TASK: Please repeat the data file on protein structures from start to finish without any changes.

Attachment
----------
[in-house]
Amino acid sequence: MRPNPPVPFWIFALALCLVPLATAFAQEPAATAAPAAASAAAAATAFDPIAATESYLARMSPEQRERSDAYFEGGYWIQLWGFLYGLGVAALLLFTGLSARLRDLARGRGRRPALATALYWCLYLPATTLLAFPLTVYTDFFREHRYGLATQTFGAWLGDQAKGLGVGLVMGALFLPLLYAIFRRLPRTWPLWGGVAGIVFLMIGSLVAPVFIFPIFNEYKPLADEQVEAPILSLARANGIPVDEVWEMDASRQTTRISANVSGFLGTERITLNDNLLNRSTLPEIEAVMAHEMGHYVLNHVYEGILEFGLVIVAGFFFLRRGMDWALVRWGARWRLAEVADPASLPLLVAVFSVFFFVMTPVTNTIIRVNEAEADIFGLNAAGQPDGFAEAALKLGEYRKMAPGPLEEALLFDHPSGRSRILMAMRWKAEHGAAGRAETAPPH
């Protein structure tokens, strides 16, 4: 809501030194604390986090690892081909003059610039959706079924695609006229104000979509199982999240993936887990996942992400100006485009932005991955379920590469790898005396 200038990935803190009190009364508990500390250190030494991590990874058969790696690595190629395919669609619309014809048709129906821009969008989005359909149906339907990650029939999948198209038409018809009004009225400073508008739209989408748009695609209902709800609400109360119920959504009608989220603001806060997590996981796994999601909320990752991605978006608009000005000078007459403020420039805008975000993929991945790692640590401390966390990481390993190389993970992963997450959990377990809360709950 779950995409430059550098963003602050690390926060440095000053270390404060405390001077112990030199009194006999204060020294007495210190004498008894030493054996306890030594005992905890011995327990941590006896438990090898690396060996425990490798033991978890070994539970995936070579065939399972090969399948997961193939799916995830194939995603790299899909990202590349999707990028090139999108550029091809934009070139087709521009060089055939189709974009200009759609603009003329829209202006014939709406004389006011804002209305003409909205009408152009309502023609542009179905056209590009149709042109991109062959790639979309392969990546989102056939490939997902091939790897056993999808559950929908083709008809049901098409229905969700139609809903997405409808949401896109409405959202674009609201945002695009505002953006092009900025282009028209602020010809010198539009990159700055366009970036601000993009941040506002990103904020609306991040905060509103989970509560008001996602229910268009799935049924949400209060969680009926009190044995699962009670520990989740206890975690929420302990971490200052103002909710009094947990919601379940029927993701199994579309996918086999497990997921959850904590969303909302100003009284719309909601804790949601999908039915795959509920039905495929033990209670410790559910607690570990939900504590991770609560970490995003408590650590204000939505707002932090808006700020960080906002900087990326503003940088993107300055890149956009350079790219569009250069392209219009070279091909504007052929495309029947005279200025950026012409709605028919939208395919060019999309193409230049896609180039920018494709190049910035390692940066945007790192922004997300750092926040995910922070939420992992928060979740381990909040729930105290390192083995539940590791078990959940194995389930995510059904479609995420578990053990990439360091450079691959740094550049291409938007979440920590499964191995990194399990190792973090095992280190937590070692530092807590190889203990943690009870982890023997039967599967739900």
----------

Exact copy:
[in-house]
Amino acid sequence: MRPNPPVPFWIFALALCLVPLATAFAQEPAATAAPAAASAAAAATAFDPIAATESYLARMSPEQRERSDAYFEGGYWIQLWGFLYGLGVAALLLFTGLSARLRDLARGRGRRPALATALYWCLYLPATTLLAFPLTVYTDFFREHRYGLATQTFGAWLGDQAKGLGVGLVMGALFLPLLYAIFRRLPRTWPLWGGVAGIVFLMIGSLVAPVFIFPIFNEYKPLADEQVEAPILSLARANGIPVDEVWEMDASRQTTRISANVSGFLGTERITLNDNLLNRSTLPEIEAVMAHEMGHYVLNHVYEGILEFGLVIVAGFFFLRRGMDWALVRWGARWRLAEVADPASLPLLVAVFSVFFFVMTPVTNTIIRVNEAEADIFGLNAAGQPDGFAEAALKLGEYRKMAPGPLEEALLFDHPSGRSRILMAMRWKAEHGAAGRAETAPPH
């Protein structure tokens, strides 16, 4: 809501030194604390986090690892081909003059610039959706079924695609006229104000979509199982999240993936887990996942992400100006485009932005991955379920590469790898005396 200038990935803190009190009364508990500390250190030494991590990874058969790696690595190629395919669609619309014809048709129906821009969008989005359909149906339907990650029939999948198209038409018809009004009225400073508008739209989408748009695609209902709800609400109360119920959504009608989220603001806060997590996981796994999601909320990752991605978006608009000005000078007459403020420039805008975000993929991945790692640590401390966390990481390993190389993970992963997450959990377990809360709950 779950995409430059550098963003602050690390926060440095000053270390404060405390001077112990030199009194006999204060020294007495210190004498008894030493054996306890030594005992905890011995327990941590006896438990090898690396060996425990490798033991978890070994539970995936070579065939399972090969399948997961193939799916995830194939995603790299899909990202590349999707990028090139999108550029091809934009070139087709521009060089055939189709974009200009759609603009003329829209202006014939709406004389006011804002209305003409909205009408152009309502023609542009179905056209590009149709042109991109062959790639979309392969990546989102056939490939997902091939790897056993999808559950929908083709008809049901098409229905969700139609809903997405409808949401896109409405959202674009609201945002695009505002953006092009900025282009028209602020010809010198539009990159700055366009970036601000993009941040506002990103904020609306991040905060509103989970509560008001996602229910268009799935049924949400209060969680009926009190044995699962009670520990989740206890975690929420302990971490200052103002909710009094947990919601379940029927993701199994579309996918086999497990997921959850904590969303909302100003009284719309909601804790949601999908039915795959509920039905495929033990209670410790559910607690570990939900504590991770609560970490995003408590650590204000939505707002932090808006700020960080906002900087990326503003940088993107300055890149956009350079790219569009250069392209219009070279091909504007052929495309029947005279200025950026012409709605028919939208395919060019999309193409230049896609180039920018494709190049910035390692940066945007790192922004997300750092926040995910922070939420992992928060979740381990909040729930105290390192083995539940590791078990959940194995389930995510059904479609995420578990053990990439360091450079691959740094550049291409938007979440920590499964191995990194399990190792973090095992280190937590070692530092807590190889203990943690009870982890023997039967599967739900």